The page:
This article needs additional citations for verification. Please help improve this article by adding citations to reliable sources. Unsourced material may be challenged and removed.Find sources: "Toiletry bag" – news · newspapers · books · scholar · JSTOR (August 2009) (Learn how and when to remove this template message)
A clear plastic toiletry bag
A clear plastic toiletry bag

A toiletry bag (also called a toiletry kit, ditty bag, dopp kit, bathroom bag, sponge bag, toilet bag, toilet article kit, body hygiene kit, travel kit, washkit, shaving kit, or wet pack) is a portable container—usually a pouch with a drawstring or zippered closure—that holds body hygiene and toiletry supplies such as toothbrush and toothpaste, dental floss, cotton swabs, deodorant, nail clippers, tweezers, soap, shaving supplies, hair brush, tampons, contact lenses and supplies, and similar items while travelling and in other circumstances where permanent shelves and cupboards are unavailable or impractical for use.

Dopp kit

Dopp kit is a term used in some parts of the US for toiletry bags. The name derives from the early 20th century leather craftsman Charles Doppelt, whose company designed the case in 1926.[1]

Toiletry kits had been issued by the US military services during World War I.[2] "Toiletry" and "Dopp" kits became synonymous when the military issued them through World War II.[3]

The Dopp brand name was purchased by Samsonite in the early 1970s[3] and was acquired by Buxton in 1979.[2] The trademark Dopp was filed by Samsonite for registration at the US Trademark Office on March 24, 1980.[4] The class of goods for which it was applicable was "toilet cases sold empty, briefcases, briefcase type portfolios, sample and catalog cases sold empty, luggage identification tags, and traveling bags." An additional filing for the trademark Dopp Kit was made on April 3, 1980, for the class of goods "travel kits, sold empty".[5] In both of those applications, Samsonite stated that the trademarks were first used in July 1936. The registration for Dopp Kit was cancelled in March 2003 when no one filed a required (Section 8) Declaration of Continued Use, but the required declarations have been filed for Dopp. The marks were assigned to DHP Limited Partnership (dba Buxton) in 1990; the current owner of the Dopp trademark is listed as Buxton Acquisition Co., LLC, of Springfield, Massachusetts.[6]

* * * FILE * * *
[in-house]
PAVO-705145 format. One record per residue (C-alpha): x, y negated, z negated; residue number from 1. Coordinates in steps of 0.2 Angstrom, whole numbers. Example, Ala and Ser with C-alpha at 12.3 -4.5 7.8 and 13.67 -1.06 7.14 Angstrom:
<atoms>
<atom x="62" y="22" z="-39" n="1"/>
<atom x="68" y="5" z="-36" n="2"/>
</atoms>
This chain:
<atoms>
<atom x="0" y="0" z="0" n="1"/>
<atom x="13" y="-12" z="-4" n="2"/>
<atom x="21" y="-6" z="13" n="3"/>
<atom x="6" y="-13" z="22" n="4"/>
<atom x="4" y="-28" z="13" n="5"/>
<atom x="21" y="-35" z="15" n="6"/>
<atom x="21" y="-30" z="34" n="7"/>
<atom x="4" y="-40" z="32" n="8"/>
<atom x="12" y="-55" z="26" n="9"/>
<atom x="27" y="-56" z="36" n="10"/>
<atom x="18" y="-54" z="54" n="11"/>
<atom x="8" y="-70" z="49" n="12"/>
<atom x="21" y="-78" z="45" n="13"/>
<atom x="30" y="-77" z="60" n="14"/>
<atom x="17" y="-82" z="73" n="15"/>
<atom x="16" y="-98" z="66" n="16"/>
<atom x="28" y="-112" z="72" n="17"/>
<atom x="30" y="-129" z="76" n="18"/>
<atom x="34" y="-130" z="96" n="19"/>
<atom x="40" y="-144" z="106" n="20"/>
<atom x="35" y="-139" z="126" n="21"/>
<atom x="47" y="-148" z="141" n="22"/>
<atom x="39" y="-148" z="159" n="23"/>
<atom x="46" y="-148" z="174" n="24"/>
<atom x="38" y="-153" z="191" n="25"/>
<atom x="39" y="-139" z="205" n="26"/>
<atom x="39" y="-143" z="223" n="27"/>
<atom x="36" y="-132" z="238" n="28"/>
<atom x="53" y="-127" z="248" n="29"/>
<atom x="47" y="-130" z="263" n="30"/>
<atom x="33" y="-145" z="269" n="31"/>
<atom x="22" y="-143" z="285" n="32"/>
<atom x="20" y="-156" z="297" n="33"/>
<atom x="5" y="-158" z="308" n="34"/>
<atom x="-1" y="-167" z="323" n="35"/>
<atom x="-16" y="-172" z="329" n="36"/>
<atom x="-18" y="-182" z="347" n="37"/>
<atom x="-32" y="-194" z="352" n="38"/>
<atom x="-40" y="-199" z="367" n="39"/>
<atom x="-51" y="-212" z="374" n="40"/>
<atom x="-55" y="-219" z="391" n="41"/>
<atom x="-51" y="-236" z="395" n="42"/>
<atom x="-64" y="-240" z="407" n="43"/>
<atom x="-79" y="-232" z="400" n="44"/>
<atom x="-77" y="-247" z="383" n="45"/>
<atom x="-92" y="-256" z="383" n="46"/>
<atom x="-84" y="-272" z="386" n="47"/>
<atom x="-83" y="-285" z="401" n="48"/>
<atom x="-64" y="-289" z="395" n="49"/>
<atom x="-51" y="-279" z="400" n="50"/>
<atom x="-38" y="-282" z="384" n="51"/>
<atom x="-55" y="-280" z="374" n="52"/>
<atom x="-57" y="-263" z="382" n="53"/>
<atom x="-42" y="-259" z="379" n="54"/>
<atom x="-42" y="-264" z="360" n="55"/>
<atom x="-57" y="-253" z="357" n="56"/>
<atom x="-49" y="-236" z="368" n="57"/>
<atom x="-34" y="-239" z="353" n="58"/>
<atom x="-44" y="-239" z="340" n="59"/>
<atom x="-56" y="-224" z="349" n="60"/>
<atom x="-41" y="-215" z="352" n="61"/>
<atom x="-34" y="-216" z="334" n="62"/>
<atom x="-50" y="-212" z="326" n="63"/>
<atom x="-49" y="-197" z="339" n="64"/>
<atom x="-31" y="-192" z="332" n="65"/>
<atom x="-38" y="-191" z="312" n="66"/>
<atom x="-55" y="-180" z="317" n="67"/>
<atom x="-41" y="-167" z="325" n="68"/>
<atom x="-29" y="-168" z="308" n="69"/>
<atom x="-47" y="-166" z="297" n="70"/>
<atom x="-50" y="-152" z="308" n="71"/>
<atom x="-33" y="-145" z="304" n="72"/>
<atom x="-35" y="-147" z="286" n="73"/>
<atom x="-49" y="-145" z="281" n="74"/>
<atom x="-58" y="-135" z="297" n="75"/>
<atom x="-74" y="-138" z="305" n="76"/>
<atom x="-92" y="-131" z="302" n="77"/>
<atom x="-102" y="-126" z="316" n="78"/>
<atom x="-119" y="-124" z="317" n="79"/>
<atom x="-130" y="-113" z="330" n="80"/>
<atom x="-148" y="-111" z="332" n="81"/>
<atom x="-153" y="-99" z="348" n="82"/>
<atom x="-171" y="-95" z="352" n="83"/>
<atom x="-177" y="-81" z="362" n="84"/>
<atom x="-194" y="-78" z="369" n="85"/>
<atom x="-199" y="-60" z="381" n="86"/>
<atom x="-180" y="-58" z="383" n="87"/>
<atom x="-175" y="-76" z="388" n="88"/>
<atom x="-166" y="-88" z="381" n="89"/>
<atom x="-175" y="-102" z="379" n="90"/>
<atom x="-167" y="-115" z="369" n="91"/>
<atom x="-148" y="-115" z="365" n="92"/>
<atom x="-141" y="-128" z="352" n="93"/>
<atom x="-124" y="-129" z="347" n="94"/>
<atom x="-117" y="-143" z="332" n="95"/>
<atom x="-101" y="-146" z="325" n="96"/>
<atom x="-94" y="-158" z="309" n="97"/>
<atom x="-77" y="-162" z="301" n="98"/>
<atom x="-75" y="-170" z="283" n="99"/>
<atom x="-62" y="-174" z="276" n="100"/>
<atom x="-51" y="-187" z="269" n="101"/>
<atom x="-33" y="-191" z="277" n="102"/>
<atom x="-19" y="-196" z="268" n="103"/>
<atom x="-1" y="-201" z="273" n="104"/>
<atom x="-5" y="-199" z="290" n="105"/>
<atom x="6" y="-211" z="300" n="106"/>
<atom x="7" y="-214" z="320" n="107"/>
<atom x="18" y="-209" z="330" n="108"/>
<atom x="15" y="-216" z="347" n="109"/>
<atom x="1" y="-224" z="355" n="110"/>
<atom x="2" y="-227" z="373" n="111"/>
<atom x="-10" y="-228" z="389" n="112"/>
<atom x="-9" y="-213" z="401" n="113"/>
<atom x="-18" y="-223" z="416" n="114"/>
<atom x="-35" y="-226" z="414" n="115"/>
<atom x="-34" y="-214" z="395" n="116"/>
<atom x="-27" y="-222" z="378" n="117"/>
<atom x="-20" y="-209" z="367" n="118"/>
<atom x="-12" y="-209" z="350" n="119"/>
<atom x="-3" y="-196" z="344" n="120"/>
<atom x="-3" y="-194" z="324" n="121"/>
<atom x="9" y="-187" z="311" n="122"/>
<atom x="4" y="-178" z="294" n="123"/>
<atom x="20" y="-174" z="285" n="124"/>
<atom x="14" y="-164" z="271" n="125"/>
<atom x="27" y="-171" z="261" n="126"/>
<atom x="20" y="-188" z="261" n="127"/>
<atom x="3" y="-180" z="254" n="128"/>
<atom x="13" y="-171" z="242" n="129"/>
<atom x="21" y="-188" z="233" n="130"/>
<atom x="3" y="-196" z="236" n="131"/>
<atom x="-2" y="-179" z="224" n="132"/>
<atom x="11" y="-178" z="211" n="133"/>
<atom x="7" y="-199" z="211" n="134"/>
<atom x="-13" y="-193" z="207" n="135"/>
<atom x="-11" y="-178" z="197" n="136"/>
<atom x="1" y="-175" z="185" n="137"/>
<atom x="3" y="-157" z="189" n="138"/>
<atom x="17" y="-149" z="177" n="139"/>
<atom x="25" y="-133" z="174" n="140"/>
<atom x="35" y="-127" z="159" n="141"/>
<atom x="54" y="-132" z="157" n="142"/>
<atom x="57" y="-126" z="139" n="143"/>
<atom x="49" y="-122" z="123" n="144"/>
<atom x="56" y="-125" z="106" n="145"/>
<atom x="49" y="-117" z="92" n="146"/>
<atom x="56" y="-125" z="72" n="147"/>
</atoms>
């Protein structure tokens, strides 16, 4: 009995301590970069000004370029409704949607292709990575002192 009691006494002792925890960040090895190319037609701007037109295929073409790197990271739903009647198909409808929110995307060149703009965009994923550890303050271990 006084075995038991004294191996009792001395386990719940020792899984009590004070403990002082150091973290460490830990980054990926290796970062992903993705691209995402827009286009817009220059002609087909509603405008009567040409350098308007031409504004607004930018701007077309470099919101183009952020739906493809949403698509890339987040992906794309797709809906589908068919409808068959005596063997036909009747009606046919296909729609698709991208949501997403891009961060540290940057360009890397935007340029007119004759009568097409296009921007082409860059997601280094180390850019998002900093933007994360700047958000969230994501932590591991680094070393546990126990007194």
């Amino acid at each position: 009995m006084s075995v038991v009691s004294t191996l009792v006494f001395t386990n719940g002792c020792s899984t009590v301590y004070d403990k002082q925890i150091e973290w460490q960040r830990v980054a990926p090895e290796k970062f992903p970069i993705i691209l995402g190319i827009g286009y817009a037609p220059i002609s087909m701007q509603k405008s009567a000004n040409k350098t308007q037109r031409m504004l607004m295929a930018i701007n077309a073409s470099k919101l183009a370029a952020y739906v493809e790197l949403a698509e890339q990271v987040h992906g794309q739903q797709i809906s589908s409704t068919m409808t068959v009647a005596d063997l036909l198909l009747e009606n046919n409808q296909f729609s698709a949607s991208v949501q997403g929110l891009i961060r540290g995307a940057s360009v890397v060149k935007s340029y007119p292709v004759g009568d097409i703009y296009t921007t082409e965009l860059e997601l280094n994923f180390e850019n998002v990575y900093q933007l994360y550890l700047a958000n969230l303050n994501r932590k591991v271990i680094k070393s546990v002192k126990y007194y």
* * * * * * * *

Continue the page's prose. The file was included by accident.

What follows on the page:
1. ^ Rader, Jim (January 27, 1998). "Etymology discussion". Retrieved January 27, 2016.
  2. ^ a b "About Us". Retrieved January 27, 2016.
  3. ^ a b Woolnough, Richard (January 1, 2008). The A to Z Book of Menswear. Bermuda: Bespoke Solutions Limited. ISBN 9781897403259.
  4. ^ "Registration number 1193631". US Patent and Trademark Office.
  5. ^ "Trademark Application "DOPP KIT" (serial #73256578), Registration number 1197268". United States Patent and Trademark Office. Retrieved February 20, 2014.
  6. ^ "Serial number 87626431". United States Patent and Trademark Office. Retrieved 30 March 2021.